Turns out, I’m a ‘glass half empty’ kind of gal. Poor Travis has to deal with me getting hung up on everything that’s wrong, needs fixing, isn’t what I wanted in our marriage. I do it in my relationship with God, in my marriage, in my self. Bitterness starts off as jealousy or hurt feelings or unfulfilled desires. The seed gets planted there. Then it grows and morphs and starts taking over. My female brain is able to keep a running tally of every way that Travis fails and disappoints, and use it against him. Everything he does is added to a mental tally sheet with 2 columns: ‘He Did It Right’ and ‘He Did It Wrong.’

DSC02446June 2008 (a little over a year of being married)

Bitterness threatened to destroy our marriage for the first several years. The tough thing about bitterness is that it’s sneaky. It’s no coincidence that the Bible talks about the root of bitterness ‘springing up’ – it isn’t there, and then it is. And once you get going down that trail, it’s hard to get off. Because you feel so justified in being angry. Just like God asks Jonah, “Do you do well to be angry…?” and Jonah retorts, “Yes, I do well to be angry, angry enough to die.” Oh, how that is my heart so often!

Obviously, my struggle with bitterness is ongoing. Having a baby has added a whole new dimension to it. In marriage, and now in parenthood, it is so easy to keep a running tally of Who’s Done What, and Who’s Done More. But as I’ve discovered over and over again, that kind of tally helps no one. In fact, it is the breeding ground of bitterness, and it will destroy a marriage if not guarded against.

wpid-20130518_175951.jpgOur 6-Year Anniversary – May 19, 2013

So here’s what I have to remind myself of in the midst of the struggle against bitterness, specifically in marriage. Hopefully it’s helpful:

1) Find your fulfillment in God. As Christians, we have a beautiful hope in the gospel. We know that there is One who understands us perfectly. There is One who is able to satisfy every need and desire – Jesus. We also know that our Savior is committed to changing us, and to bringing about His glory and our good in our lives. He will not leave us alone, or things as they are. He is working His redemptive story out. He wants your marriage to be whole and healthy. So even when it feels like things have been the same forever, and you can’t see how they will ever get better, hold on. Continue pursuing God and a heart of obedience.

2) Be thankful. Bitterness comes out of a heart that feels like it has been slighted, overlooked or neglected. But God has given abundant blessings to everyone, including me and you. Search diligently for them. Speak thanksgiving out loud for them. They may be small. They may seem insignificant and trivial compared to what is ‘wrong’. But thanksgiving replaces bitterness. Similarly…

3) Focus on the positives. Bitterness seeks out situations and problems to justify itself, and add fuel to the fire. Everything is seen through that lens, and drowns out any positives of the situation. With Travis, I had to let go of all the things I was holding in my “He Did It Wrong” hand, and start intentionally focusing on the things that I love about him and the things he does ‘right’. At first, I could only come up with a couple. But as time went on, I was able to see more and more. I have to keep bringing myself back to those things whenever I’m tempted to be bitter at him for something.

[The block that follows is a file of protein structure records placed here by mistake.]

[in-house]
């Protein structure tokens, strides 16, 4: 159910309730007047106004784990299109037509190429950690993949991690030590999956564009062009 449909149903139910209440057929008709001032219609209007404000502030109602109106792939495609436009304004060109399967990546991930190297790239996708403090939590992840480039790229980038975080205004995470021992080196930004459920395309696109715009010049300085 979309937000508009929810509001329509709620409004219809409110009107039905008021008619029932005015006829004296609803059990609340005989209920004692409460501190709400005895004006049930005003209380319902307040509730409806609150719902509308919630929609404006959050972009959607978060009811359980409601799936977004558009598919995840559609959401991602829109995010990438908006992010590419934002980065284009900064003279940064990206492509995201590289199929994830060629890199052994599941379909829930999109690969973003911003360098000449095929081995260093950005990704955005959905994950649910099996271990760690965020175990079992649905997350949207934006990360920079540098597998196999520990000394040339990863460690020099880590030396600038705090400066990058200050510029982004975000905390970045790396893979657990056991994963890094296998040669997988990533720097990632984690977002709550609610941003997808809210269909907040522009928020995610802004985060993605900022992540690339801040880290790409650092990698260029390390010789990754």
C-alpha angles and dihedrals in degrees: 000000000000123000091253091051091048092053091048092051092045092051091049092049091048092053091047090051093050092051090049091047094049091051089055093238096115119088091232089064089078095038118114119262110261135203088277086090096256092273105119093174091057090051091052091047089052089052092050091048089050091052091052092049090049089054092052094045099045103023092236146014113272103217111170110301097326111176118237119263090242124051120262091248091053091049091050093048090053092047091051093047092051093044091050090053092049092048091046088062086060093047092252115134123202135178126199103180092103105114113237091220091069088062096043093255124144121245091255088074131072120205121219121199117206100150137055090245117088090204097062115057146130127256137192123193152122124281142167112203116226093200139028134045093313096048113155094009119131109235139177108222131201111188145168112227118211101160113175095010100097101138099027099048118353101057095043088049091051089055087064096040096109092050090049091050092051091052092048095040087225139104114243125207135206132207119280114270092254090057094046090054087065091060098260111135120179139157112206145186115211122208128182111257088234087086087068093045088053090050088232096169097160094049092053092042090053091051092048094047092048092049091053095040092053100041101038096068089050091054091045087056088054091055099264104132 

4) Be honest. Bitterness points a finger. It does not acknowledge its own blame. It took me over 5 years in my marriage to realize that I was bitter at Travis about something that I was the main culprit in. I’m certain that I would still not be aware of that had God not shown it to me, but it took that honest revelation of my own guilt for me to get over the bitterness that I felt in that area. What’s more, after I got over the bitterness and admitted how I was helping to cause the situation, I felt freed to work on bettering the situation with what I could control.

5) Communicate. So often, my bitterness has come from assuming that Travis did or didn’t do something intentionally, with certain motives or for a certain reason. If you’re going to assume, give the other person the benefit of the doubt. If you can’t do that, don’t assume! If you want them to do something for you, ask them to. If they didn’t do something you expected them to, calmly ask why not. If you were upset by something, explain why. Even if you think that a situation shouldn’t need an explanation, or that they should ‘just know’, communicate. Travis and I are finding out as parents that it’s better to over-communicate, than under-communicate. But with the caveat that it’s best to communicate when you can do so without yelling or cursing. 😉

6) Focus on serving. Bitterness ultimately comes from being focused on myself. My needs, my desires, what I’m getting or not getting. But when I focus on making Travis happy instead of waiting for or expecting him to make me happy, it’s a win-win. I actually make myself happy by making him happy. It’s not always easy to lay down my own agenda, and I’m not the best at thinking about Travis’ needs over mine, but when I do, I’m always glad I did.

So at the end of the day, I’m glad that Travis got to play hockey. He loves it and I want him to be able to do the things he loves. I’m also glad that he bought me a massage for Valentine’s Day because I am so using that this weekend!

………………..

“Behold, I am making all things new.” (Revelation 21:5)

Five Years

19 May

Five years ago, on May 19, 2007, I married my favorite person.

Spring will always remind me of the excitement I felt during our engagement. I’d wake up in the morning and stare at the ring on my finger. “It’s true. This is actually happening.”

In some ways, our 4.5-month engagement flew by. There was a lot to do, buy and plan but things fell into place quickly and easily. I tried on 4 dresses and decided this was the one: